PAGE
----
Using Naturalistic Methods to Examine Real-World Driving Behavior in Individuals With TBI Upon Return to Driving: A Pilot Study

Phuong Hua, Judith L. Charlton, Jennie L. Ponsford, James R. Gooden, Pamela E. Ross, Michel Bédard, Shawn Marshall, Sylvain Gagnon, Renerus J. Stolwyk

Research output: Contribution to journalArticleResearchpeer-review

Abstract

OBJECTIVES: To characterize the real-world driving habits of individuals with traumatic brain injury (TBI) using naturalistic methods and to demonstrate the feasibility of such methods in exploring return to driving after TBI. METHODS: After passing an on-road driving assessment, 8 participants with TBI and 23 matched controls had an in-vehicle device installed to record information regarding their driving patterns (distance, duration, and start/end times) for 90 days. RESULTS: The overall number of trips, distance and duration or percentage of trips during peak hour, above 15 km from home or on freeways/highways did not differ between groups. However, the TBI group drove significantly less at night, and more during the daytime, than controls. Exploratory analyses using geographic information system (GIS) also demonstrated significant within-group heterogeneity for the TBI group in terms of location of travel. CONCLUSIONS: The TBI and control groups were largely comparable in terms of driving exposure, except for when they drove, which may indicate small group differences in driving self-regulatory practices. However, the GIS evidence suggests driving patterns within the TBI group were heterogeneous. These findings provide evidence for the feasibility of employing noninvasive in-car recording devices to explore real-world driving behavior post-TBI.

Original languageEnglish
Pages (from-to)E55-E60
Number of pages6
JournalThe Journal of head trauma rehabilitation
Volume34
Issue number1
DOIs
Publication statusPublished - 1 Jan 2019

Keywords

  • geographic information systems
  • on-road driving
  • rehabilitation
  • traumatic brain injury

Cite this

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title = "Using Naturalistic Methods to Examine Real-World Driving Behavior in Individuals With TBI Upon Return to Driving: A Pilot Study",
abstract = "OBJECTIVES: To characterize the real-world driving habits of individuals with traumatic brain injury (TBI) using naturalistic methods and to demonstrate the feasibility of such methods in exploring return to driving after TBI. METHODS: After passing an on-road driving assessment, 8 participants with TBI and 23 matched controls had an in-vehicle device installed to record information regarding their driving patterns (distance, duration, and start/end times) for 90 days. RESULTS: The overall number of trips, distance and duration or percentage of trips during peak hour, above 15 km from home or on freeways/highways did not differ between groups. However, the TBI group drove significantly less at night, and more during the daytime, than controls. Exploratory analyses using geographic information system (GIS) also demonstrated significant within-group heterogeneity for the TBI group in terms of location of travel. CONCLUSIONS: The TBI and control groups were largely comparable in terms of driving exposure, except for when they drove, which may indicate small group differences in driving self-regulatory practices. However, the GIS evidence suggests driving patterns within the TBI group were heterogeneous. These findings provide evidence for the feasibility of employing noninvasive in-car recording devices to explore real-world driving behavior post-TBI.",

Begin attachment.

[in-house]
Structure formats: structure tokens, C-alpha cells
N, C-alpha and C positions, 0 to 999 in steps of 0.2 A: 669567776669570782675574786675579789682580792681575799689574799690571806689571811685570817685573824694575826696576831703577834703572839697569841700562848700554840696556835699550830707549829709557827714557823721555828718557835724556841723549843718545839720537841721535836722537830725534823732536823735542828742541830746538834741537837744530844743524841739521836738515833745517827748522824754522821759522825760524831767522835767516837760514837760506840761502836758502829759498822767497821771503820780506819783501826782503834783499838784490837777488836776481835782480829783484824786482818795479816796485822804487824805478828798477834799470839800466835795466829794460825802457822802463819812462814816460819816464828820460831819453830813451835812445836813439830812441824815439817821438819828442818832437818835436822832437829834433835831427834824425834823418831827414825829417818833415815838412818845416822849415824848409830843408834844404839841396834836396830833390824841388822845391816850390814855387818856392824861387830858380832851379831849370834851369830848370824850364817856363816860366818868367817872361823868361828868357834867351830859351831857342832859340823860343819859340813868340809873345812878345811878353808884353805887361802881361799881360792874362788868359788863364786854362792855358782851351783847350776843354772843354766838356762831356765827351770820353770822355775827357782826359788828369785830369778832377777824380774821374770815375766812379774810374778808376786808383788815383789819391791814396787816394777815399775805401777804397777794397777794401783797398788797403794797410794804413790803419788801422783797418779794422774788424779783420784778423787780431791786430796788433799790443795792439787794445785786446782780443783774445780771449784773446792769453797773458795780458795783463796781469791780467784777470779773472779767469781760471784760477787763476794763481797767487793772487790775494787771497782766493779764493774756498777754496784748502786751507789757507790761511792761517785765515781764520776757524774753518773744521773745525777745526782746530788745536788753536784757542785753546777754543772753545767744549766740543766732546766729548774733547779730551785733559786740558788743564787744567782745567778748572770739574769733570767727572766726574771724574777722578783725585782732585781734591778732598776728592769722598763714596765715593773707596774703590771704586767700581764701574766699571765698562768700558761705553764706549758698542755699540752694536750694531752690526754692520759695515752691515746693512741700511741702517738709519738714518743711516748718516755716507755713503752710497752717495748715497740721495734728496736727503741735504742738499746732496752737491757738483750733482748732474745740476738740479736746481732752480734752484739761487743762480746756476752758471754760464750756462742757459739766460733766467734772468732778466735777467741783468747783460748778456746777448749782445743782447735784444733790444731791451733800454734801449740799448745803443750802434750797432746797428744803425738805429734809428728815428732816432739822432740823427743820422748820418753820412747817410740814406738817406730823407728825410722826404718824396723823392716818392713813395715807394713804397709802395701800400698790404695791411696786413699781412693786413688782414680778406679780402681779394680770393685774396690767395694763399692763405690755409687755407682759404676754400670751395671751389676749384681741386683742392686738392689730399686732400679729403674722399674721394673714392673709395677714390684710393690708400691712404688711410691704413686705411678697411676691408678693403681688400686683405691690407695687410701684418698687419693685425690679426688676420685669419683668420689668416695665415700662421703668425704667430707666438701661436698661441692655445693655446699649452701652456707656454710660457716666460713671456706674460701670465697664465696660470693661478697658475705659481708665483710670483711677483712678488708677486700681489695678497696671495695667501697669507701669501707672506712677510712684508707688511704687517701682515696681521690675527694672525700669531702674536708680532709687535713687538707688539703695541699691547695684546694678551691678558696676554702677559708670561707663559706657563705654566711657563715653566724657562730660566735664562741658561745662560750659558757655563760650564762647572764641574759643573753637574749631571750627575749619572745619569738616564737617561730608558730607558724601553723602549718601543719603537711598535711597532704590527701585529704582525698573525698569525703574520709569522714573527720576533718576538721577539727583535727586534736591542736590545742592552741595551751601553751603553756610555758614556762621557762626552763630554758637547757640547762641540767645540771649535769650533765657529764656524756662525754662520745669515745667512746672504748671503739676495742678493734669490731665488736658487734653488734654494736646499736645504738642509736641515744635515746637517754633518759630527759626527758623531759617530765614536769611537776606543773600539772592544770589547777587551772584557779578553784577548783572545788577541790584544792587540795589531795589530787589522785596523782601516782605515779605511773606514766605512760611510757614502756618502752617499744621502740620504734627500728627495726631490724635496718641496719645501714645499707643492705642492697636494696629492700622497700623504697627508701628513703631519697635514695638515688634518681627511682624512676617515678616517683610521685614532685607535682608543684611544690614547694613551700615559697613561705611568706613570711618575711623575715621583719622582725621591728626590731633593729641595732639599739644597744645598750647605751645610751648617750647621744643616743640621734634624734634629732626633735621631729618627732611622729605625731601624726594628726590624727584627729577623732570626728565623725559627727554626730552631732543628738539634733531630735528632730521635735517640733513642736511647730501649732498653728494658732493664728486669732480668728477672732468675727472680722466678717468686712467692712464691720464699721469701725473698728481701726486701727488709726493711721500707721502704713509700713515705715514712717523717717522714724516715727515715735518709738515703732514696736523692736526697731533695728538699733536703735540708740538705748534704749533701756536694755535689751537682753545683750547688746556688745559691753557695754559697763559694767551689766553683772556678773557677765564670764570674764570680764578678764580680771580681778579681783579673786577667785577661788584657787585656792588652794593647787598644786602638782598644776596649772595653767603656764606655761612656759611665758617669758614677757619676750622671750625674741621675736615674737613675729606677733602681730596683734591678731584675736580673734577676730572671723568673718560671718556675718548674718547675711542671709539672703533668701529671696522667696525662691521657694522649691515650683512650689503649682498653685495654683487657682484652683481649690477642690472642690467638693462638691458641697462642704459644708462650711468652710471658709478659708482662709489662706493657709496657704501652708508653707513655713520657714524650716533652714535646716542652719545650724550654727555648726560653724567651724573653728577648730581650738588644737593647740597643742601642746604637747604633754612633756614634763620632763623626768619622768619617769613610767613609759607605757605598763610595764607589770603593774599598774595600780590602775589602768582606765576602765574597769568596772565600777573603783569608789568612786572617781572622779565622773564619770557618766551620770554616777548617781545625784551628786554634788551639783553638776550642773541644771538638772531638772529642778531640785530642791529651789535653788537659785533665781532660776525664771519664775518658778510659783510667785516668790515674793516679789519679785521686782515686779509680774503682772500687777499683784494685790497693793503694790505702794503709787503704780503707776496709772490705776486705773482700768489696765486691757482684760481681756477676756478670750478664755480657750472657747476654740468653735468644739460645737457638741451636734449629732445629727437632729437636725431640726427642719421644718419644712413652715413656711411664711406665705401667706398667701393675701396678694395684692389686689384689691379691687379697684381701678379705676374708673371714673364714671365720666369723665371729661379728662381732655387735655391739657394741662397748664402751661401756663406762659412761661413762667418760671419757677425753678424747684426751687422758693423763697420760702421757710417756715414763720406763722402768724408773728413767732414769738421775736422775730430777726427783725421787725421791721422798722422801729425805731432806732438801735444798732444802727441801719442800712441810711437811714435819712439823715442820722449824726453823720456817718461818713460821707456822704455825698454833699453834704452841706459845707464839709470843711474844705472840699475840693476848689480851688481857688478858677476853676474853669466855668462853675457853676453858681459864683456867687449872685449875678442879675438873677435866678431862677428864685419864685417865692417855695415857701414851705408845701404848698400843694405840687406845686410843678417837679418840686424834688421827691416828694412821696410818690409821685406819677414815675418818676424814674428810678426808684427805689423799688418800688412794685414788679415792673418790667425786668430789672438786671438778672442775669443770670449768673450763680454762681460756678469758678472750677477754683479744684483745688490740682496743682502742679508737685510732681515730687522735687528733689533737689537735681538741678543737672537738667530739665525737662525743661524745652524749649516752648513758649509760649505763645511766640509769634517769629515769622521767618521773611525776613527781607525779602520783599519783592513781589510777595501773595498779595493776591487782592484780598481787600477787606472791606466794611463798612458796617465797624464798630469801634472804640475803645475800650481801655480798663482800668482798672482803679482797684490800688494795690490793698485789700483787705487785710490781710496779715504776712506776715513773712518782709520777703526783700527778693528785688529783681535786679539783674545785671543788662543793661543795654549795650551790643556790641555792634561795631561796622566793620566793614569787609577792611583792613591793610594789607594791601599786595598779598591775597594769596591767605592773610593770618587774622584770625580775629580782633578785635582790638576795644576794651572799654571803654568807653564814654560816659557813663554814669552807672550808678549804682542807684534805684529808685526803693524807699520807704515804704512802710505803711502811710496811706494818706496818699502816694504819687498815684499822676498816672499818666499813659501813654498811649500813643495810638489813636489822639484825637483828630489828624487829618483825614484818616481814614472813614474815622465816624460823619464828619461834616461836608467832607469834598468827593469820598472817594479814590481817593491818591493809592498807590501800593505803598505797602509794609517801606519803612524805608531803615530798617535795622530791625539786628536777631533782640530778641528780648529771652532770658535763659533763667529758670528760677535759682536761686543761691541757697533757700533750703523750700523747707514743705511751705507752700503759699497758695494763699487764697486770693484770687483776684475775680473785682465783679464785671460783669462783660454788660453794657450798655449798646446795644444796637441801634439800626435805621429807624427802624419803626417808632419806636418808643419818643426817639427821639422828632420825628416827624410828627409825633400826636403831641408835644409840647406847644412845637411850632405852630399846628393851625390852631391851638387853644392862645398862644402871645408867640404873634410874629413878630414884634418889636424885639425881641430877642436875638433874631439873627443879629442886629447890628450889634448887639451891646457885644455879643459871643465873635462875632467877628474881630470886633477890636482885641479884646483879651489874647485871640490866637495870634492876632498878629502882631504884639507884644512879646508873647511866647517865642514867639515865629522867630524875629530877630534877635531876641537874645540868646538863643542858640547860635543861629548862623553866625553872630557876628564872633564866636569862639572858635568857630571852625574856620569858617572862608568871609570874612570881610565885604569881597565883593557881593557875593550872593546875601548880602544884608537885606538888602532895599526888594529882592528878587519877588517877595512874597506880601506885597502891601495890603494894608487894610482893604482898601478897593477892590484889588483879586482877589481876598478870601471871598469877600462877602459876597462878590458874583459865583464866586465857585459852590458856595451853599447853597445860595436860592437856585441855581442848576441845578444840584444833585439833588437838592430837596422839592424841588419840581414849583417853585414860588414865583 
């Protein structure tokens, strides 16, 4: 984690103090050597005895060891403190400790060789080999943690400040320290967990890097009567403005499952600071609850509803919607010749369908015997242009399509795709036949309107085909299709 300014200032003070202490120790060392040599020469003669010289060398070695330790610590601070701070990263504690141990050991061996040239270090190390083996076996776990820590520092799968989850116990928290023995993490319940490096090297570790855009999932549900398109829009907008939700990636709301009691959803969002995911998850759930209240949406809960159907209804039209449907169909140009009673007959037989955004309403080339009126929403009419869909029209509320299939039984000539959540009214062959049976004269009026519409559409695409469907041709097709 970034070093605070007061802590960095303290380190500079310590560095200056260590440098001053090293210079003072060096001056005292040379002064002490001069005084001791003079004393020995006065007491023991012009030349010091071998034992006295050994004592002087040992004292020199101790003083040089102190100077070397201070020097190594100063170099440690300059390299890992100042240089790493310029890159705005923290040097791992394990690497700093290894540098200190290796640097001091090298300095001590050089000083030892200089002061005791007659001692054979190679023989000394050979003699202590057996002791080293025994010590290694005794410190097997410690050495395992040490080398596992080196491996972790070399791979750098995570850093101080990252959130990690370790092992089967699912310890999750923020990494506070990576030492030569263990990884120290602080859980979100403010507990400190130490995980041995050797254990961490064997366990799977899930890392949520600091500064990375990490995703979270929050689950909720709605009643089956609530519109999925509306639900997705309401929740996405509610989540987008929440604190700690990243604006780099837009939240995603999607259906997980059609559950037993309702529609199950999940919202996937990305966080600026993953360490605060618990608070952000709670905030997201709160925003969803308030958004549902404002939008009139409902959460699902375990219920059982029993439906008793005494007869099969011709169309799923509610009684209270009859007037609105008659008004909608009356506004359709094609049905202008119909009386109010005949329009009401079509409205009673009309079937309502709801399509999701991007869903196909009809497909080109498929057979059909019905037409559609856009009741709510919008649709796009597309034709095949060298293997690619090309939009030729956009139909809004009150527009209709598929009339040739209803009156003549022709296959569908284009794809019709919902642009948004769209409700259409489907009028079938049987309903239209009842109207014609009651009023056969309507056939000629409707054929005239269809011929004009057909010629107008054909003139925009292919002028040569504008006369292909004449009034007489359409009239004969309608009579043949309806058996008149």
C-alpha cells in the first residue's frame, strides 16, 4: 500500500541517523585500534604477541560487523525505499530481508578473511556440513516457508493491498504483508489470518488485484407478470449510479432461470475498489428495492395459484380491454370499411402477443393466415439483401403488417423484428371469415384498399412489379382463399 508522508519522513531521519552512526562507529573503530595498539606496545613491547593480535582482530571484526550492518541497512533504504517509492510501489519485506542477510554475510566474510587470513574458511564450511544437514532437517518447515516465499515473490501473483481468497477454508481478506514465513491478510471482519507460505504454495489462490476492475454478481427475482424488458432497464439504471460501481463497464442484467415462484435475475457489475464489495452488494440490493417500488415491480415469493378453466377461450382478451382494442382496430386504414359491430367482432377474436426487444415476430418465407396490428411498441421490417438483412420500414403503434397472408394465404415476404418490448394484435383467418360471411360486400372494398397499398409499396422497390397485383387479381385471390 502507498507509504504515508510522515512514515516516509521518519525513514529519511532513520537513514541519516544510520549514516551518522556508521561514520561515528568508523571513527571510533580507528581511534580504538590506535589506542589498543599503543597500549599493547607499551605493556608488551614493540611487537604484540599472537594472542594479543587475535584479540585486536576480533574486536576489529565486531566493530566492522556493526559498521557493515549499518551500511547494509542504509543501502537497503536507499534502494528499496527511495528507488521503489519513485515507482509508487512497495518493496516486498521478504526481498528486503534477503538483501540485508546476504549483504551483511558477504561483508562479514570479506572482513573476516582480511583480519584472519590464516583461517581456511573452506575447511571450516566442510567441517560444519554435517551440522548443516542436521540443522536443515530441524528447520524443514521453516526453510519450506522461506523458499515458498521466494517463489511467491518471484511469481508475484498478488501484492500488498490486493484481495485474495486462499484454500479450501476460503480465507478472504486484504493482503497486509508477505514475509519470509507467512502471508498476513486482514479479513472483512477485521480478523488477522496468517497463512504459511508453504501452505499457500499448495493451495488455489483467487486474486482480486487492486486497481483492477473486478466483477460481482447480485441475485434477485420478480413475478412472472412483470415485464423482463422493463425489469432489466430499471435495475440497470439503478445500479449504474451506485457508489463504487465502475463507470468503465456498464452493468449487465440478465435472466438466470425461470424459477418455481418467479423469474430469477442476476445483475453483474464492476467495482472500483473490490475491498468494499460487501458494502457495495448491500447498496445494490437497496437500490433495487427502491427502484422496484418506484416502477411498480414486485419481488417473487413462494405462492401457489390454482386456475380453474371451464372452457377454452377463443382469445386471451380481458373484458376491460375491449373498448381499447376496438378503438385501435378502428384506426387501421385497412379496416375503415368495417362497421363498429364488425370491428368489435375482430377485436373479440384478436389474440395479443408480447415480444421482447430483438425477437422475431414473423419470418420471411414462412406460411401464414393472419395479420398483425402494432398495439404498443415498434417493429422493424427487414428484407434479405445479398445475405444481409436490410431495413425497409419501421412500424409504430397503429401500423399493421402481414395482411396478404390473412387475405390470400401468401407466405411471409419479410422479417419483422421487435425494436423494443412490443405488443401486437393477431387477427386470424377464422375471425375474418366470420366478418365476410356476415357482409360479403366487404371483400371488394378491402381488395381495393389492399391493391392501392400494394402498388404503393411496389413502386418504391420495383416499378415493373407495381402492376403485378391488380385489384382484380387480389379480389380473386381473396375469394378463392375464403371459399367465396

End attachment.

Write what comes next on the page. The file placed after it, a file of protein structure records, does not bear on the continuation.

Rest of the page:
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author = "Phuong Hua and Charlton, {Judith L.} and Ponsford, {Jennie L.} and Gooden, {James R.} and Ross, {Pamela E.} and Michel B{\'e}dard and Shawn Marshall and Sylvain Gagnon and Stolwyk, {Renerus J.}",